For the second day in a row, we’ve got a massive MLB featured slate kicking off just after 1:00 p.m. ET. This time around, it’s a seven-game schedule, where not a single starting pitcher in priced above $10K. Still, don’t let that fool you into thinking navigating Thursday’s pricing will be easy, as we remain in the small sample guessing game that is April baseball.
Let’s go position-by-position and break down everything you’ll need to know to set your lineups.
Corbin Burnes, Milwaukee Brewers at St. Louis Cardinals, $9,400 - Burnes isn’t going to strike out 52.4% of opponents in every start he makes in 2021, but it’s a little crazy to think the right-hander’s stuff might currently be better than it was last season. Just a reminder, Burnes struck out 36.7% of the batters he faced across 59.2 innings in 2020. He was amazing by every metric. However, in his outing against the Twins, Burnes saw huge velocity jumps from both his fastball (98.1) and his cutter (96.3). It’s almost not fair, particularly for RHBs, who struggled to a measly .194 slugging percentage off the RHP last year. With the Cardinals being a predominantly right-handed lineup, Burnes has a clear advantage on this slate.
Tyler Anderson, Pittsburgh Pirates vs. Chicago Cubs, $6,600 - Am I a little concerned about the fact that this is the second time Anderson will be facing the Cubs in a week? Sure. However, my worry is lessened with each and every second I spend looking over Chicago’s offensive stats. The Cubs entered play on Wednesday slashing .132/.265/.316 as a team, and that was before they were nearly no-hit over seven innings by Brandon Woodruff. Everyone is slumping and the dish, which might explain why Anderson was able to induce 21 swings and misses in 91 pitches back on Apr. 3. This is a good matchup in a good ballpark at a great price.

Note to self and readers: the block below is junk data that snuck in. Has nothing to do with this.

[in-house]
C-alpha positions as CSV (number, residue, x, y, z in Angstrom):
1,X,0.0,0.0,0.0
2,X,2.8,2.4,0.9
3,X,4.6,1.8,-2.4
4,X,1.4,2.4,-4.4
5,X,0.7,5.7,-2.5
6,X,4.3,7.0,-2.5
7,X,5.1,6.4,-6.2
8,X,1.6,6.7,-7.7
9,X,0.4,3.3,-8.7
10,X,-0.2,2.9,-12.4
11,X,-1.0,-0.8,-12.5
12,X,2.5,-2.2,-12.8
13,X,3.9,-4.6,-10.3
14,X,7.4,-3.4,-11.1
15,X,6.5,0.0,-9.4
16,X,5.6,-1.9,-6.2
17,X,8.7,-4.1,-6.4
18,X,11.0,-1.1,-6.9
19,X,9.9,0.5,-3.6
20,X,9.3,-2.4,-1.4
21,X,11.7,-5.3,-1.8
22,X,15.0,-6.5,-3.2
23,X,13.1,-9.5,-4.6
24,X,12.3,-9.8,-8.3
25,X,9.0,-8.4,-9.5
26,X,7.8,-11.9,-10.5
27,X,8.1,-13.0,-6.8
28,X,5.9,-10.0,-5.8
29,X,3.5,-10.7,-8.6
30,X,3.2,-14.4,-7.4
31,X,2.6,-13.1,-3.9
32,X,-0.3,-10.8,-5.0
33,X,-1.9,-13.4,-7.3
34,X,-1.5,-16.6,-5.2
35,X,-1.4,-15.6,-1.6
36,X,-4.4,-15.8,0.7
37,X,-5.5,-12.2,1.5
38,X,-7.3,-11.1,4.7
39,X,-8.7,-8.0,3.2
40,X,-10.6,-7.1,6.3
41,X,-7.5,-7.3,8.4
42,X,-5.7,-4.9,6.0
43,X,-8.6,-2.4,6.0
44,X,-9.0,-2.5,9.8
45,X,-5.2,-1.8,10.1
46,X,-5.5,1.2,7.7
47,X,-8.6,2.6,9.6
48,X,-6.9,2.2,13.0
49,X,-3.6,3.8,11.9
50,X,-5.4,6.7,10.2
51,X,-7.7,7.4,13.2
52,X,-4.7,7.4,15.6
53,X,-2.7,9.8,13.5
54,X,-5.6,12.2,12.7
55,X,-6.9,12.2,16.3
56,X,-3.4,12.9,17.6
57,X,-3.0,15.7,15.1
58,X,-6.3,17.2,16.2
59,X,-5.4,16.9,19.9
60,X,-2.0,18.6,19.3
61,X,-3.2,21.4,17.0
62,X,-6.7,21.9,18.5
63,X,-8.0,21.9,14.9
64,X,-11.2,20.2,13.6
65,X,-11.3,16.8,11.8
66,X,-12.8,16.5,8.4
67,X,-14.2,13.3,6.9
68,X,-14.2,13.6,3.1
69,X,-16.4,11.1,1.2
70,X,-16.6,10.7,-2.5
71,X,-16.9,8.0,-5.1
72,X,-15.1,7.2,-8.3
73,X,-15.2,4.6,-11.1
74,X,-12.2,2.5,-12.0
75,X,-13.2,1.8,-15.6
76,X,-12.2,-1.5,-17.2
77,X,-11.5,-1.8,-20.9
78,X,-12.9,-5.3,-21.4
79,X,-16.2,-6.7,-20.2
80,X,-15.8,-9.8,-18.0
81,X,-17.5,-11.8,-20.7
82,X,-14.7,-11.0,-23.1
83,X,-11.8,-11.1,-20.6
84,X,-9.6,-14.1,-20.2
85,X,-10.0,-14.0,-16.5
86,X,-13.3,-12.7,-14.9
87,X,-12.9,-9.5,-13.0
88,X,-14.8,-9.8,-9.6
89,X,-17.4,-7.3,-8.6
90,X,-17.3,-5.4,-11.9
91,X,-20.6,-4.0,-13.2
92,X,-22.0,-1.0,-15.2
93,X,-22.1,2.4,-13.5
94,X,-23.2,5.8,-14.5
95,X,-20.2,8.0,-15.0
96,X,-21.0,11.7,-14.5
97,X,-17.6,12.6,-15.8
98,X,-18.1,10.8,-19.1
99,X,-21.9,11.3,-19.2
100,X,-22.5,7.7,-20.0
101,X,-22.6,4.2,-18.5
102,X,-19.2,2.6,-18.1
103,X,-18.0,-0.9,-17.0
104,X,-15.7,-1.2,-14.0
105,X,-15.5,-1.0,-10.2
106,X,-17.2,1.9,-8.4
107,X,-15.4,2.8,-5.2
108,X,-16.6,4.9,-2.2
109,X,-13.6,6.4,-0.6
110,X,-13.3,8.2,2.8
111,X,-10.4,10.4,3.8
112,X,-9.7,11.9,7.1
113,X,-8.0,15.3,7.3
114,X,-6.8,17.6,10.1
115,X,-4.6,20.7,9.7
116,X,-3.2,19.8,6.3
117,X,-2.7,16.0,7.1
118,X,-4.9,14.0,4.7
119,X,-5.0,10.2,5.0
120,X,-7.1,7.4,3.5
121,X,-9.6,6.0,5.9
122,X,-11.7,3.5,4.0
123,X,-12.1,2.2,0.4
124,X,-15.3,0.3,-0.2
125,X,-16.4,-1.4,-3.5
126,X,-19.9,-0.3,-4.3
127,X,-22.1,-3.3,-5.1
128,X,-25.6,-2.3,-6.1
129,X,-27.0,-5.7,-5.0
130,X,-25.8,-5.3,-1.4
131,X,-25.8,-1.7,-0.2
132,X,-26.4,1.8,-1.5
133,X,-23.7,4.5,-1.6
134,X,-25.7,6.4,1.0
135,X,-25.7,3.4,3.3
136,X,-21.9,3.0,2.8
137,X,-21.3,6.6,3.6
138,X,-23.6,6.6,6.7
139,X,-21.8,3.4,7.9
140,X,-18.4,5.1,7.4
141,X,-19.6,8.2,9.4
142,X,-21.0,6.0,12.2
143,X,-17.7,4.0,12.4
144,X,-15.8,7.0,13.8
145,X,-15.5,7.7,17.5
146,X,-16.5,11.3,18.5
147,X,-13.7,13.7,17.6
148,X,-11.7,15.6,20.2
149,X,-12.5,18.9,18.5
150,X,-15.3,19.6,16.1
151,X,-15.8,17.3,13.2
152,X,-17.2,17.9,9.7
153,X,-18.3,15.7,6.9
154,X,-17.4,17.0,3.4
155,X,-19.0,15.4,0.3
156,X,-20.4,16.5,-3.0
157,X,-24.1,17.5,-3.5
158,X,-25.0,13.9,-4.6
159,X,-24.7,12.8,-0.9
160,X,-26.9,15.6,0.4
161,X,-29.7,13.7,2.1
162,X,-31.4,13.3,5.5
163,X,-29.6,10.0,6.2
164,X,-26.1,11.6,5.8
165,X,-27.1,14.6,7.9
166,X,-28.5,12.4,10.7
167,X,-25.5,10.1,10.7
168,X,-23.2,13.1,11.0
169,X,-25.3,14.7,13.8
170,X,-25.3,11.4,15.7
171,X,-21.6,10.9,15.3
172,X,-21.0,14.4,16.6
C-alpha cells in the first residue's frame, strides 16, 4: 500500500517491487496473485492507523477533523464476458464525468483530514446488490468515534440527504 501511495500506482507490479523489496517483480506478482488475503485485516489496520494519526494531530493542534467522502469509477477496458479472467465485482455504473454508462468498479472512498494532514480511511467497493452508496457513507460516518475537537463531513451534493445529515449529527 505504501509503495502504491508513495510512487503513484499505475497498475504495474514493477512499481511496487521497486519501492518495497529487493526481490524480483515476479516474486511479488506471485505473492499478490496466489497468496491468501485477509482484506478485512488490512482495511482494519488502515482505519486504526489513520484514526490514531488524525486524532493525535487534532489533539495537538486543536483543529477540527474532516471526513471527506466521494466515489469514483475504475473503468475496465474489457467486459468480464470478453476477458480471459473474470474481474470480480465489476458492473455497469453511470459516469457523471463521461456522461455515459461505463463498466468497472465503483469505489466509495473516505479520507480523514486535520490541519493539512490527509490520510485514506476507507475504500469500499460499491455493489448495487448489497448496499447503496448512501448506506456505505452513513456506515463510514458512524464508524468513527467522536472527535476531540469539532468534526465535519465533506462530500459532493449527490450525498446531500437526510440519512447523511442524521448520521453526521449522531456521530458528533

Christian Vazquez, Boston Red Sox at Baltimore Orioles, $5,200 - There’s a lot to like in this matchup for Vazquez. First and foremost, the backstop is on absolute fire with eight hits in his past four games, but this is about way more than recency bias. Boston’s implied team total is the highest non-Coors mark on the slate and Vazquez’s strengths as a hitter line up well with Matt Harvey’s ($7,600) arsenal. To wit, the RHP used his fastball in 66.3% of counts in his first start of 2020. Going back to the beginning of 2019, Vazquez has a .239 ISO against fourseam offerings.
Pedro Severino, Baltimore Orioles vs. Boston Red Sox, $3,700 - While Severino has profiled as a relatively league-average bat over the past two seasons, he should have the advantage of premium lineup positioning on Thursday. The last time the Orioles faced an LHP, Severino hit fifth. I’d expect him to do the same against Eduardo Rodriguez ($7,900), who will be making his first MLB start since 2019. There might be some rust.